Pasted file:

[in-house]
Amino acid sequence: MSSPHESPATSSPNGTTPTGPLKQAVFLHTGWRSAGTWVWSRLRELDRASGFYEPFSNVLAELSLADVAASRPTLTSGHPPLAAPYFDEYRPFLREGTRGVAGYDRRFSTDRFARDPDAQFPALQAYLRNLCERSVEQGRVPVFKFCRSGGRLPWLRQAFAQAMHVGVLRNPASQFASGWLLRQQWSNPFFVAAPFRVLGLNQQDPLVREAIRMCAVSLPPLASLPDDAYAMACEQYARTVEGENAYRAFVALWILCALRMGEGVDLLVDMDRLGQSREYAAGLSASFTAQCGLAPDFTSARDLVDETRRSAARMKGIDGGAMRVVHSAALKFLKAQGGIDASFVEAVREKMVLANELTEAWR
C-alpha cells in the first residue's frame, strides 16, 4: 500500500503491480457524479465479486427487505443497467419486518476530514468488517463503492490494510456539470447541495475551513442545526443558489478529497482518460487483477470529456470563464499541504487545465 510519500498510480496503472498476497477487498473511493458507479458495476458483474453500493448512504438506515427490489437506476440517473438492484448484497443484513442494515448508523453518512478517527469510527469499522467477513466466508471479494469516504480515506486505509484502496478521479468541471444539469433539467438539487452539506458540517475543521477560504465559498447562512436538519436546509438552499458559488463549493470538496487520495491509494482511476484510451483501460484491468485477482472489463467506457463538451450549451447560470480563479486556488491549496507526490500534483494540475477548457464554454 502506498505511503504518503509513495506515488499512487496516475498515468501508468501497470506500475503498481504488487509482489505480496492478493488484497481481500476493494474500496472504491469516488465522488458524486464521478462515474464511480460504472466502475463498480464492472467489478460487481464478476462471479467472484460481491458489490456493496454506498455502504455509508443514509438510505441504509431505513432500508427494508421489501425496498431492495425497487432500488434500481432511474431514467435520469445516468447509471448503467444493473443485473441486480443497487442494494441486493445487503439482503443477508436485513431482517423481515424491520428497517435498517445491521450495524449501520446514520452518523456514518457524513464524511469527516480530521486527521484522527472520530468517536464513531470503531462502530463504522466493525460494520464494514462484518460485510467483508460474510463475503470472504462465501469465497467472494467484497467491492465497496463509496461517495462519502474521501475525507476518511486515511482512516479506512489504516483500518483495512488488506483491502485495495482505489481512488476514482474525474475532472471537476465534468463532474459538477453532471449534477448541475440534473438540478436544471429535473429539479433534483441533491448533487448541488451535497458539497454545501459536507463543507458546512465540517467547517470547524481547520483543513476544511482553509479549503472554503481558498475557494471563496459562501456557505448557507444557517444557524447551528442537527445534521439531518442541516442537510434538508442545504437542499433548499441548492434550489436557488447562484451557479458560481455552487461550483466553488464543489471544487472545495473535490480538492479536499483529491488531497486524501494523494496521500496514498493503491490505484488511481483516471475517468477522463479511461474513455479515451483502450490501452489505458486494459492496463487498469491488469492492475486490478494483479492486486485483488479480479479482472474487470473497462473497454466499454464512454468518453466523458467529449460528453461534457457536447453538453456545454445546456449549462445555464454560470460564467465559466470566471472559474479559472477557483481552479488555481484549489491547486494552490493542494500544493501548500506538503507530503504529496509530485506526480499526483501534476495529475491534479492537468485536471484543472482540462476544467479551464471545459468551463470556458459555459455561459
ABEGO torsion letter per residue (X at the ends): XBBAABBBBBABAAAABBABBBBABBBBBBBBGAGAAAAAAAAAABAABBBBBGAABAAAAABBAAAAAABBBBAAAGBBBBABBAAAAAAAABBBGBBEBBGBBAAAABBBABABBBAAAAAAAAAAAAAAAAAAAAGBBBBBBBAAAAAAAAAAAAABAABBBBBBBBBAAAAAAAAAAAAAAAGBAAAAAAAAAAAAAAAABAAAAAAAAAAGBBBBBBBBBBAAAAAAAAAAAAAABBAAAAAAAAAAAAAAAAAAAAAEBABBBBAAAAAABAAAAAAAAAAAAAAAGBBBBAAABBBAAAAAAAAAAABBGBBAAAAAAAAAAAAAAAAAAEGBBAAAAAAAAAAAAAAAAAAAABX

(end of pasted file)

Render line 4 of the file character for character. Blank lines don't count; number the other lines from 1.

ABEGO torsion letter per residue (X at the ends): XBBAABBBBBABAAAABBABBBBABBBBBBBBGAGAAAAAAAAAABAABBBBBGAABAAAAABBAAAAAABBBBAAAGBBBBABBAAAAAAAABBBGBBEBBGBBAAAABBBABABBBAAAAAAAAAAAAAAAAAAAAGBBBBBBBAAAAAAAAAAAAABAABBBBBBBBBAAAAAAAAAAAAAAAGBAAAAAAAAAAAAAAAABAAAAAAAAAAGBBBBBBBBBBAAAAAAAAAAAAAABBAAAAAAAAAAAAAAAAAAAAAEBABBBBAAAAAABAAAAAAAAAAAAAAAGBBBBAAABBBAAAAAAAAAAABBGBBAAAAAAAAAAAAAAAAAAEGBBAAAAAAAAAAAAAAAAAAAABX